Median home price report
According to data from the quarterly report released by the National Association of Realtors (NAR), median existing single-family home prices, based on contract closings, “are firming in many metropolitan areas, while improving sales and declining inventory are creating more balanced conditions.”
The median existing single-family home price rose in half (74) of all 146 metropolitan statistical areas (MSAs) that NAR tracked in the first quarter, compared to the same quarter in 2011, while 2 MSAs saw no change and the remaining 72 saw price declines. NAR points out that in the last quarter of 2011, only 29 MSAs showed gains from the year prior, marking this first quarter as one of improvement.
Surprisingly, NAR observed that “a new breakout of income requirements on a metro basis shows most buyers have the necessary income to buy a home in their area, assuming a favorable credit rating.”
“Qualifying incomes are well below median incomes in most of the country, which means home buyers generally can stay well within their means,” said Dr. Lawrence Yun, NAR chief economist. “For example, a buyer in Indianapolis making a 10 percent downpayment would need an annual income of $24,0004 to purchase a median-priced home, while in Seattle it would be $55,300. For now, buyers are facing an extraordinarily advantageous situation if they can obtain a mortgage.”
Volatility in the price performance
Dr. Yun said there is some volatility in the price performance. “Home prices are more volatile than normal because of sudden upswings in buyer activity in some localities, and also are affected by the prevalence of distressed sales,” he said. “Home prices lag sales activity because the transactions were negotiated mostly in the previous quarter. Given the steadily dwindling supply of inventory and notably higher listing prices that are being negotiated today, prices are expected to show further improvements in the near future.”
Yun said a big part of the story is housing inventory. “We now have broad shortages of lower priced homes in much of the country, with very tight supply in Western states for homes through the middle price ranges. This is good news for many sellers who wish to list now, or for those waiting for prices to improve.”
Total home sales should rise 7 to 10 percent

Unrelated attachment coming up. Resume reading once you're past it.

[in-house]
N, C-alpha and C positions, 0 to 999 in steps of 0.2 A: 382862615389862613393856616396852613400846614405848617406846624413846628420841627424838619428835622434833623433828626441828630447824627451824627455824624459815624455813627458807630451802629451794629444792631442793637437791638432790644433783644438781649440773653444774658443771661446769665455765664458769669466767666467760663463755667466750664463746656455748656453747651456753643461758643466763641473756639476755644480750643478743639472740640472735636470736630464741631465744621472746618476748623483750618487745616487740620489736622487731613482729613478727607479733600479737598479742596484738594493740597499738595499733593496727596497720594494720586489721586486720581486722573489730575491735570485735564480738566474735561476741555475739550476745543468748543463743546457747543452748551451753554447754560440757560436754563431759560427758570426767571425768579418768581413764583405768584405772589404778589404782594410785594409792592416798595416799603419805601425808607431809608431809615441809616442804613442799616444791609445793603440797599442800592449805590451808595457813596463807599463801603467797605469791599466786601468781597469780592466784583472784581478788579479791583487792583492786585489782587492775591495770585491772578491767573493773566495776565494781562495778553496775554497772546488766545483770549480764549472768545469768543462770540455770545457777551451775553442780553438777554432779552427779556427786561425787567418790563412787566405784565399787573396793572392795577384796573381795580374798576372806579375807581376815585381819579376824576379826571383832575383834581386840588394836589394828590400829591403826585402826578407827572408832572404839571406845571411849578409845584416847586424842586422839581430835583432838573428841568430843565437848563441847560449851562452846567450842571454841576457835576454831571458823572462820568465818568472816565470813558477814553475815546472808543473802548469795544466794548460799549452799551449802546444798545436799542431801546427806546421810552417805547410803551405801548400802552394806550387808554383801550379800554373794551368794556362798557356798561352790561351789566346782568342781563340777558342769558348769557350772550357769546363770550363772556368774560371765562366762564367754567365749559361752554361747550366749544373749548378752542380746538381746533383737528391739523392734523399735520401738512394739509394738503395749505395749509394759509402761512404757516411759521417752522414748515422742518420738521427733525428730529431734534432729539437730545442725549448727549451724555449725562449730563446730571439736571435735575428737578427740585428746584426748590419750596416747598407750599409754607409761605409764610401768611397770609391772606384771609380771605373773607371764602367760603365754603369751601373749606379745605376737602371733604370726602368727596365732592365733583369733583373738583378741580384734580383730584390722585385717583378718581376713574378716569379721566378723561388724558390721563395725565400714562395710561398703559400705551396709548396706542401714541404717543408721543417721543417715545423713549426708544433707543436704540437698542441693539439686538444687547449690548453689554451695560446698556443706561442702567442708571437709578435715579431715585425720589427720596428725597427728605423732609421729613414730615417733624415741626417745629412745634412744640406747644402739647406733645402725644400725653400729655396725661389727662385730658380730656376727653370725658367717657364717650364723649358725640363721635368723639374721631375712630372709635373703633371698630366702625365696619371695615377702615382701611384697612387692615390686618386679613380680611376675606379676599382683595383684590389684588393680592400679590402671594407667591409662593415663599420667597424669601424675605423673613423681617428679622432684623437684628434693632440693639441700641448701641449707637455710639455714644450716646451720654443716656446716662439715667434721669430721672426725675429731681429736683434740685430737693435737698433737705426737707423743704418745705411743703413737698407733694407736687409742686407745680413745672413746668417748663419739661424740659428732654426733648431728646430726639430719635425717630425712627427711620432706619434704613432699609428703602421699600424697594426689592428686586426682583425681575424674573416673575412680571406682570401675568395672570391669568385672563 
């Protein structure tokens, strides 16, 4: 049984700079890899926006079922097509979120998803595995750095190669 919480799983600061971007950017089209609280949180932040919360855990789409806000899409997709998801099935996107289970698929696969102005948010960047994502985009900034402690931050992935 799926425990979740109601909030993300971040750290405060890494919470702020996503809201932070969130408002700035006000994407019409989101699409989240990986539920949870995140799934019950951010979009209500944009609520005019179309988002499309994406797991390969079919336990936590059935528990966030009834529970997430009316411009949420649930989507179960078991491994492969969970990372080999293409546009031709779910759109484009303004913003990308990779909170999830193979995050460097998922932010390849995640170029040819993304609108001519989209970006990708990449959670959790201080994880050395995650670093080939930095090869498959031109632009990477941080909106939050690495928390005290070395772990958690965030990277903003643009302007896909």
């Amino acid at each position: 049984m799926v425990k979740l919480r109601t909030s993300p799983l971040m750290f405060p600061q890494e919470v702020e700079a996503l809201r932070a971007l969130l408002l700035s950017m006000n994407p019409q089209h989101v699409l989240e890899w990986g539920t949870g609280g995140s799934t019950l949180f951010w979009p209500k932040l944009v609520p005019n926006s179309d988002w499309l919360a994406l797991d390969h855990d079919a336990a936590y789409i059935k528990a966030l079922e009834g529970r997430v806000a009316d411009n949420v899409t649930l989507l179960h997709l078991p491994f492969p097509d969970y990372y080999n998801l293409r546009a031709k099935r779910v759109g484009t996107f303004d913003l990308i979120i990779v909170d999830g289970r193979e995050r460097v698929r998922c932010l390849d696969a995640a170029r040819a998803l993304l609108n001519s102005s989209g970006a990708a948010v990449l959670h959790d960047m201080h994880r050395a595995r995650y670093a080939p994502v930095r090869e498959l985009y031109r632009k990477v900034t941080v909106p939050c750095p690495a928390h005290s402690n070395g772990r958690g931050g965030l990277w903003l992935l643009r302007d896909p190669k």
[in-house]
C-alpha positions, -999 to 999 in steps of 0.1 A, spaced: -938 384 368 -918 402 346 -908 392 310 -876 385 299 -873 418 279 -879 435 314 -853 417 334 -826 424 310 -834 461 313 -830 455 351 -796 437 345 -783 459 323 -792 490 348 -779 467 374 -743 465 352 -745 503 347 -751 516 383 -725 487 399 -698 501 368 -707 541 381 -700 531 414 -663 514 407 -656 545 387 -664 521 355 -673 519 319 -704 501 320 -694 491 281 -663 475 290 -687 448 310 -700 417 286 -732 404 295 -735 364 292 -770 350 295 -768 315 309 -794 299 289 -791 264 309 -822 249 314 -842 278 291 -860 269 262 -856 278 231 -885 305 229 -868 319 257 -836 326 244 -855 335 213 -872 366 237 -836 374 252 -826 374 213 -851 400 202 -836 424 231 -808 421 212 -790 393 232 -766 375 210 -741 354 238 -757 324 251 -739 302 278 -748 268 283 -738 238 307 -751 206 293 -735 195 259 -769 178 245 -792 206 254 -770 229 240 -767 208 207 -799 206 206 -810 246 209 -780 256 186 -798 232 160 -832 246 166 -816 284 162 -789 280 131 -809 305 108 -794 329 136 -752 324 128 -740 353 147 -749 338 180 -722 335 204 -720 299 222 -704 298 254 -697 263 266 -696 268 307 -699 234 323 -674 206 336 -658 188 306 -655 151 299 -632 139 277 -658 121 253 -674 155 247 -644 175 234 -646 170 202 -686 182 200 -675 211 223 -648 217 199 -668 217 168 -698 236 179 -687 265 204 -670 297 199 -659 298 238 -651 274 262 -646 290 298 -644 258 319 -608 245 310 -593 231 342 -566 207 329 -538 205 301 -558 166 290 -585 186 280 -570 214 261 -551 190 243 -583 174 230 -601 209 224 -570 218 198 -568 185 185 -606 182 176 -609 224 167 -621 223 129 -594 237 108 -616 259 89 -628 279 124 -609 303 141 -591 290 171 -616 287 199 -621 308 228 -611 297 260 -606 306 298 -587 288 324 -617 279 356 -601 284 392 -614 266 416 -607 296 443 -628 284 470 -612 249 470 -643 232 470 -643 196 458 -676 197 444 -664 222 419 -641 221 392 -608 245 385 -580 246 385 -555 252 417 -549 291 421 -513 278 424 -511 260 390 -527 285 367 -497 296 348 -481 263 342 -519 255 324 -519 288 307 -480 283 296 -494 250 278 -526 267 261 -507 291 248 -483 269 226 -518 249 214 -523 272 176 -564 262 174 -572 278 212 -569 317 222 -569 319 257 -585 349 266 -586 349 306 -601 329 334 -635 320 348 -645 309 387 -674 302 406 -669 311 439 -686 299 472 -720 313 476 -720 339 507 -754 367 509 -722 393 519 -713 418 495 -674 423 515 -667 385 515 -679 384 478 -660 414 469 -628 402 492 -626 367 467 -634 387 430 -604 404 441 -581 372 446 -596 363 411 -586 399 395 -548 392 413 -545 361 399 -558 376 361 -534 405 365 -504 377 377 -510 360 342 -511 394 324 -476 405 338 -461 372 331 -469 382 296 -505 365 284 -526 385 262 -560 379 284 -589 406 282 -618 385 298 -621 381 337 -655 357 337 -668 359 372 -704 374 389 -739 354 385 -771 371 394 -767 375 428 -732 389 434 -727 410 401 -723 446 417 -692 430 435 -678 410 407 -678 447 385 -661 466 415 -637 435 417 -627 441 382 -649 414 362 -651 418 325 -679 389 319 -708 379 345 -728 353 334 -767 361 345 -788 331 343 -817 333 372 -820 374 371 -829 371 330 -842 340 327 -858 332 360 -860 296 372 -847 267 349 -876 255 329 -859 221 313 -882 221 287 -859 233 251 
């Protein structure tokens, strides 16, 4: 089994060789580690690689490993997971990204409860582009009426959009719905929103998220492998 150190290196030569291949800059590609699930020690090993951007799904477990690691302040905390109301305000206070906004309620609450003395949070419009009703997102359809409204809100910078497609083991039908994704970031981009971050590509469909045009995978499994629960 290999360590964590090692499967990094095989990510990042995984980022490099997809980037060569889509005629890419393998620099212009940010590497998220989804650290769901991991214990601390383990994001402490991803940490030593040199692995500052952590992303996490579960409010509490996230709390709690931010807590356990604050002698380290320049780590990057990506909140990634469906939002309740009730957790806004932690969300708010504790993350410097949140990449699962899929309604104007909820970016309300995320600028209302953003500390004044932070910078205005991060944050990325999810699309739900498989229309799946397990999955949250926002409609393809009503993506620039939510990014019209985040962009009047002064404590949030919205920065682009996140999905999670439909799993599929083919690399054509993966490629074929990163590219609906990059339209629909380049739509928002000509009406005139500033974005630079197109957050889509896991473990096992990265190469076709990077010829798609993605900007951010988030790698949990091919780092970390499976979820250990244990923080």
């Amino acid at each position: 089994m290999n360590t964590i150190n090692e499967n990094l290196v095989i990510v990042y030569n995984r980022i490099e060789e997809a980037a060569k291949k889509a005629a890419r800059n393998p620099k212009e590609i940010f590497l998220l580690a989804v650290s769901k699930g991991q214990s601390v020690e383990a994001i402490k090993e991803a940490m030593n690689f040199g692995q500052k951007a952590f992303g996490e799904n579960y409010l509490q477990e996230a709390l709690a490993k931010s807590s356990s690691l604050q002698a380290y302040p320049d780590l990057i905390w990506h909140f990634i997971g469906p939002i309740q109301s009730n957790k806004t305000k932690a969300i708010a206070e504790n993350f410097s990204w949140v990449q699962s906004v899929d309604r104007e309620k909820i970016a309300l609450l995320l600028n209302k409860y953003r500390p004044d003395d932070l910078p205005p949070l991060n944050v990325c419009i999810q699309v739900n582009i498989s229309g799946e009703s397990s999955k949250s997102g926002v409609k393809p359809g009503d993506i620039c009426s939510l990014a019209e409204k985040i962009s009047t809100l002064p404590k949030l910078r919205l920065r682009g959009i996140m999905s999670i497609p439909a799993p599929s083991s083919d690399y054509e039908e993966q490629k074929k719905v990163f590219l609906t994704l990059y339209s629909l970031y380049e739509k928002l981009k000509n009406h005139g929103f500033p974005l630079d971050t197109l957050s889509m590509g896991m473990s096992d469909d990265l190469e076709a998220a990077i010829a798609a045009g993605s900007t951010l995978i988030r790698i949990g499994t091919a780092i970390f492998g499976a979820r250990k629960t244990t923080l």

Inventory levels are falling nationally, down to 2.37 million existing homes available for sale in the first quarter, down 21.8 percent from the first quarter of 2011, and much further below the 4.04 million in the summer of 2007.
The national median existing single-family home price was $158,100 in the first quarter, falling 0.4 percent below the first quarter of 2011. Distressed homes accounted for 32 percent of first quarter sales, down 6.0 percent over the year. Total closings rose 4.7 percent in the first quarter, and were 5.3 percent above the first quarter of 2011 when sales spiked. First time buyers purchased 33 percent of homes in the first quarter, and this share of purchase activity has been consistent for over a year now. All-cash buyers accounted for 32 percent of purchases in the first quarter, up 3.0 percent from the previous quarter, but up only 1.0 percent over the year.
“This is the highest first quarter sales pace since 2007,” Yun said. “With strong market fundamentals, total home sales this year should rise 7 to 10 percent.”
Closings varied according to region
Regionally, existing-home sales in the Northeast jumped 8.6 percent in the first quarter and are 6.6 percent above the first quarter of 2011. The median existing single-family home price in the Northeast declined 3.2 percent to $226,300 in the first quarter from a year ago.
In the Midwest, existing-home sales rose 5.5 percent in the first quarter and are 11.7 percent higher than a year ago. The median existing single-family home price in the Midwest increased 0.8 percent to $125,300 in the first quarter from the same quarter in 2011.
Existing-home sales in the South increased 2.1 percent in the first quarter and are 4.1 percent above the first quarter in 2011. The median existing single-family home price in the South rose 1.2 percent to $143,600 in the first quarter from a year earlier.
Existing-home sales in the West rose 5.9 percent in the first quarter and are 1.4 percent higher than a year ago. The median existing single-family home price in the West slipped 0.9 percent to $196,200 in the first quarter from the first quarter of 2011.
Sellers on an even footing
NAR President Moe Veissi, broker-owner of Veissi & Associates Inc., in Miami, said there are more opportunities in today’s market. “Historically favorable housing affordability conditions are making it easier for buyers to enter the market despite the unnecessarily tight credit conditions,” he said.
“Housing supply and demand are roughly balanced with overall housing supply at the lowest level in six years, putting sellers on an even footing with buyers in most markets.”